Cork credit union gets order for sale of family's homes
A Cork credit union has secured an order to sell two homes after allegedly converting a husband’s sole account into a joint account and then lending money to his wife.
Charleville Credit Union secured an order for sale following the failure of the woman to pay back the money she borrowed.
Counsel for the lender told the court that the credit union had secured a judgment of almost €350,000 against the woman in 2009 after she failed to repay a loan. This was registered as a judgment mortgage against the family home in April 2010 and against a second home where the couple’s daughter and granddaughter lived, as well as against a parcel of agricultural land.
Letter from husband
Ms Justice Elizabeth Dunne said the High Court had received a letter from the husband saying his credit union account was “turned into a joint account” and a loan was given on the account without his knowledge. The judge said she had an affidavit from the credit union stating that the loan was granted on an account in the wife’s name only.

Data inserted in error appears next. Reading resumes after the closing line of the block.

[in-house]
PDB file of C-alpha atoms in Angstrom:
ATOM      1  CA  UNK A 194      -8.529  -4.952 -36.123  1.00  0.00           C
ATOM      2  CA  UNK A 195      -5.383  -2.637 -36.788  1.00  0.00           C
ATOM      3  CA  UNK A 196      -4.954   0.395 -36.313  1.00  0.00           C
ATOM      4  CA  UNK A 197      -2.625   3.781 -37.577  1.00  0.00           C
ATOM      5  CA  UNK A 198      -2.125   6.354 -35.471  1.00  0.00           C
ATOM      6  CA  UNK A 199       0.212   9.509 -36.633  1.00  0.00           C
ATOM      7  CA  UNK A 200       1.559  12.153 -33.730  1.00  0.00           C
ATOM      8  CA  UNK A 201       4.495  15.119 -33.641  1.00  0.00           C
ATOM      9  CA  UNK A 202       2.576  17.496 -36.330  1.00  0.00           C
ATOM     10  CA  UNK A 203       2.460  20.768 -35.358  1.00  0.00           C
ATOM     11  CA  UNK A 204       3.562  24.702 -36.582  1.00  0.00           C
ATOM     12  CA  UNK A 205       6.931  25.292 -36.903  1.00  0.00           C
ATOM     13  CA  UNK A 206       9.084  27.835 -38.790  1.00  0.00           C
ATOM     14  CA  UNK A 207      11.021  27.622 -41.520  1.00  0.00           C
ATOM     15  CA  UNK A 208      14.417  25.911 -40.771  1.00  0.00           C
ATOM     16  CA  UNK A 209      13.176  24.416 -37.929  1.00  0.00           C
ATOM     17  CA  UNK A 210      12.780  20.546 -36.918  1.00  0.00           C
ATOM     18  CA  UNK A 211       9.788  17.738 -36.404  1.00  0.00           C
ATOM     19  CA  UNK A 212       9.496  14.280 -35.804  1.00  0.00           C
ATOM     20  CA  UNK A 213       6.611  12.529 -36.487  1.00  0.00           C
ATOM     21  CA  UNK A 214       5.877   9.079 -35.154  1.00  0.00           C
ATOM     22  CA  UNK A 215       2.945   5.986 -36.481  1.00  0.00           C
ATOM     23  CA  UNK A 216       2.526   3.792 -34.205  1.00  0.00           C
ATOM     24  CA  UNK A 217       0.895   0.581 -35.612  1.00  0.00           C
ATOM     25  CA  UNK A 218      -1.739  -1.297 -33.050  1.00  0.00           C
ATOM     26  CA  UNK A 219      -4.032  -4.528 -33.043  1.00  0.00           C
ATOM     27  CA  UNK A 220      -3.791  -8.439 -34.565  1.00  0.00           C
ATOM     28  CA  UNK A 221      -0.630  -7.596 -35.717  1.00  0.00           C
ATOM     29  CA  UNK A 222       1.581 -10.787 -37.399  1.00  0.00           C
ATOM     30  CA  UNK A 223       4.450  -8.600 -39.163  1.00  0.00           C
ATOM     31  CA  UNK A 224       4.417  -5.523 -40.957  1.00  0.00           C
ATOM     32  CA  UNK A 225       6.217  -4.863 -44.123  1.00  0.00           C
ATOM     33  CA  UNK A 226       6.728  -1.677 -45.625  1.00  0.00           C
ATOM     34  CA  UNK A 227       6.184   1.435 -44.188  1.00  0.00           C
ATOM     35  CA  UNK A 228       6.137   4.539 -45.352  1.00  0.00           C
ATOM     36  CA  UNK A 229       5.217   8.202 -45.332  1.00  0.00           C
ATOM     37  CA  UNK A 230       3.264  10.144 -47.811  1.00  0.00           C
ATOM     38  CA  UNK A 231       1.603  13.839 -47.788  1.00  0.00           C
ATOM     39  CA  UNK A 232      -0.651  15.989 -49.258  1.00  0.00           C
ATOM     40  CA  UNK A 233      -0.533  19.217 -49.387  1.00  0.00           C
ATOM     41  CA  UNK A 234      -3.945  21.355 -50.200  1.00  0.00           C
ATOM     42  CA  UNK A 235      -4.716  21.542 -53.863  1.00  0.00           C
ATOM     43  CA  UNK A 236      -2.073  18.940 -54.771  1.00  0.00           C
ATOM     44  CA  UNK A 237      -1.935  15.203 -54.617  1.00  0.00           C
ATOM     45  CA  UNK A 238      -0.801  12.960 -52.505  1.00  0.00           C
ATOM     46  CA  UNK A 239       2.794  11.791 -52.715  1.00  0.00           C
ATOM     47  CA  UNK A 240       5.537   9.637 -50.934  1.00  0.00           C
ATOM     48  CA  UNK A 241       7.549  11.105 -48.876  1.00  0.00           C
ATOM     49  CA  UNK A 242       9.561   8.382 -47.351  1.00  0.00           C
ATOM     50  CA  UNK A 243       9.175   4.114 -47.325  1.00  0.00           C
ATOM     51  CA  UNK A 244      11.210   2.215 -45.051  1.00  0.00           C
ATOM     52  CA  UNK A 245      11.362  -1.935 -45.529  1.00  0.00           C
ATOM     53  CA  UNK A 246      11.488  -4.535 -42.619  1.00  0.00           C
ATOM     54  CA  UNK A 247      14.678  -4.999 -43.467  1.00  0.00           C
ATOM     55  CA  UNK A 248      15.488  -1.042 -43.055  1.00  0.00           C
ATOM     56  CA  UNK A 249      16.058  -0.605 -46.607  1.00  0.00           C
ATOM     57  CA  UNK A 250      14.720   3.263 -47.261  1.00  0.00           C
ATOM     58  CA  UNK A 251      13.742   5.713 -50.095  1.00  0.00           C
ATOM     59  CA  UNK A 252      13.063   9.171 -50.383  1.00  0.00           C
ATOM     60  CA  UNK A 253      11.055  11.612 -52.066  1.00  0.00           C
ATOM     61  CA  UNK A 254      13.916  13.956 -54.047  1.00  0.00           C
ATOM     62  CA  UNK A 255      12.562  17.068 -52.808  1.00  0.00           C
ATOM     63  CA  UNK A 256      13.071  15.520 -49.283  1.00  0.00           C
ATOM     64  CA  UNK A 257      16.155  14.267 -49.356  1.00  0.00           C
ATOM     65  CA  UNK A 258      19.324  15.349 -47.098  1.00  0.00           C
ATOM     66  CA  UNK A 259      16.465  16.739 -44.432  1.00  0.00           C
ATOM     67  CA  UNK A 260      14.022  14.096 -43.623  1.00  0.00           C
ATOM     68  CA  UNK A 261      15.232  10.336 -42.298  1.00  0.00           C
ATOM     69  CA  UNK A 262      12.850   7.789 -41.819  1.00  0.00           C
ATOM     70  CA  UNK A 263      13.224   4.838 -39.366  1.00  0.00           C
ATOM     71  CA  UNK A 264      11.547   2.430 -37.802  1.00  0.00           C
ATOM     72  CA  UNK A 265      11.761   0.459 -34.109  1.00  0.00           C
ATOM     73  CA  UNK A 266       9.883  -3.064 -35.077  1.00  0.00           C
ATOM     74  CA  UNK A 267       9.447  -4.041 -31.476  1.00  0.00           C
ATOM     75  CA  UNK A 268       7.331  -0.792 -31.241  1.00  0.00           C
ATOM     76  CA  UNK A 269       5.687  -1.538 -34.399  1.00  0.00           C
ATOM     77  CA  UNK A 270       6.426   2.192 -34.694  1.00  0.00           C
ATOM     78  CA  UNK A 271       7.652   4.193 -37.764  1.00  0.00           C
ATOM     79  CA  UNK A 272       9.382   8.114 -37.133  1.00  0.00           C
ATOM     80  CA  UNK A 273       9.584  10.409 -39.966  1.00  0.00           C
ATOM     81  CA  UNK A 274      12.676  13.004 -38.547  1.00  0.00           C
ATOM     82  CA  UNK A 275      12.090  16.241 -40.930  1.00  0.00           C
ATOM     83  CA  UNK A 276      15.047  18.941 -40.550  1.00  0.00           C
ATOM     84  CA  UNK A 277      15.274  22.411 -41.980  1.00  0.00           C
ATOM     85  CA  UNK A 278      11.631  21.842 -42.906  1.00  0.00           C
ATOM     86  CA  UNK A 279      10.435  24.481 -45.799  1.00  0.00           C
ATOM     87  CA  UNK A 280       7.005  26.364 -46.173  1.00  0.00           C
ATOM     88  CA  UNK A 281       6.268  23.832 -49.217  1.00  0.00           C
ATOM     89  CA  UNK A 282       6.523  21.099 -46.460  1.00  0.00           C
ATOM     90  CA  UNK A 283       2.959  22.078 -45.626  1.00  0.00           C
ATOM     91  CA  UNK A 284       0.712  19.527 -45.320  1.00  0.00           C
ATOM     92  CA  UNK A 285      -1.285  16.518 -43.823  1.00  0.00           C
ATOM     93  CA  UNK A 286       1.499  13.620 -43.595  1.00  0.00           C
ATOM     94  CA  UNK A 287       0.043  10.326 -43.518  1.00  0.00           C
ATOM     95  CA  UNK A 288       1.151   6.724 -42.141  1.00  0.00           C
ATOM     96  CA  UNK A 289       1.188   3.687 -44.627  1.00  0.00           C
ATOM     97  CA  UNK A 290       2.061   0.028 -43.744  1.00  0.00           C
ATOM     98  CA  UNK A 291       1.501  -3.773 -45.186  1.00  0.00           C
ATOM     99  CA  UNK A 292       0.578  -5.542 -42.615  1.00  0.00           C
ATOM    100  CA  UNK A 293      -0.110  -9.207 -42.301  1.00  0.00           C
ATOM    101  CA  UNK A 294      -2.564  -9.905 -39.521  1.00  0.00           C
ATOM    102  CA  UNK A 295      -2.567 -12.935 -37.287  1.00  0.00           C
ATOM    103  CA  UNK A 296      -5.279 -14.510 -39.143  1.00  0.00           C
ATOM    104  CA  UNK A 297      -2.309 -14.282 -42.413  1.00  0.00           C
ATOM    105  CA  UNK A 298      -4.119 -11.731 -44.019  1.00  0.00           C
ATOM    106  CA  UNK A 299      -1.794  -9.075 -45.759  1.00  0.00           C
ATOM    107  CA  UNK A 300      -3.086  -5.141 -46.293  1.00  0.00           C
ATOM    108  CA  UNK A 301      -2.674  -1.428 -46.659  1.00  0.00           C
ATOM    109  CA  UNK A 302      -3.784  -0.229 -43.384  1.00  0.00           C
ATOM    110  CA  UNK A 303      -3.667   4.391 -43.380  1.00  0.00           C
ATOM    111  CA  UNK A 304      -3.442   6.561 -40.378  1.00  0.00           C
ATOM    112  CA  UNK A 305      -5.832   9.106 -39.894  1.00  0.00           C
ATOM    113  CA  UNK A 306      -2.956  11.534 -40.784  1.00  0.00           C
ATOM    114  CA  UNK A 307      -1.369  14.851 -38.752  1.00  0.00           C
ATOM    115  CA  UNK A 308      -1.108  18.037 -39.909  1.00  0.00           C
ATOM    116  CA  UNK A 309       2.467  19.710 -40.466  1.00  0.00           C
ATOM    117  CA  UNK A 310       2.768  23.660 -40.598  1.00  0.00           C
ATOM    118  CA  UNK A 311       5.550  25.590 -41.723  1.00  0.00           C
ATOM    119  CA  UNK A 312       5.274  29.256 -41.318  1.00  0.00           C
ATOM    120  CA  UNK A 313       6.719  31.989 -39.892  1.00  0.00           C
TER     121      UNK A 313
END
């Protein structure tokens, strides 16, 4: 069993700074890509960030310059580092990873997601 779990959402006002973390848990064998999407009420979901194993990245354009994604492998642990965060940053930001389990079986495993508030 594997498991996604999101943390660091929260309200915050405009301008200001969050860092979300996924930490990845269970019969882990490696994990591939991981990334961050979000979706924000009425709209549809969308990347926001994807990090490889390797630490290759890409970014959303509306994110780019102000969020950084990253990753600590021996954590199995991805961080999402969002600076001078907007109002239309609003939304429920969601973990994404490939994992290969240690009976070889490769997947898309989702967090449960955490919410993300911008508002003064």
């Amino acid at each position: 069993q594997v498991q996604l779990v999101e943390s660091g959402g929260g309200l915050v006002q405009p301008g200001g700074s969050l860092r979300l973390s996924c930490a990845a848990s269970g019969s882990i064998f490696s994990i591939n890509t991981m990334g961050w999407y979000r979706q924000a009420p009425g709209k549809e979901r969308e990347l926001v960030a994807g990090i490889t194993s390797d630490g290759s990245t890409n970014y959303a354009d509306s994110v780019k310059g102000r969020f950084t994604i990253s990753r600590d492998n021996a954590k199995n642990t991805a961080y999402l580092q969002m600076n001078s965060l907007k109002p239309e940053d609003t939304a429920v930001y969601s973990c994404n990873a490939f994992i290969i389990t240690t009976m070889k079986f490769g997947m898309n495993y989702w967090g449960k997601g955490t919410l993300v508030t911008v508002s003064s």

Given that the husband had only provided a letter and had chosen not to appear in court or be represented, the judge said she would declare the sum owed “well-charged” against the properties and grant an order for their sale.
She put a stay of execution of six months on the order.
Order for sale
Start Mortgages obtained an order for sale of a Dublin home yesterday via the well-charging process. Counsel for the lender told the court the case had started out as an order for possession, but could not continue after Ms Justice Dunne’s finding that there was a flaw in the Land and Conveyancing Law Reform Act 2009.
The borrower and his father, now deceased, had taken out a loan of €150,000 in 2007 to buy out their Dublin City Council home in Finglas and had failed to repay it.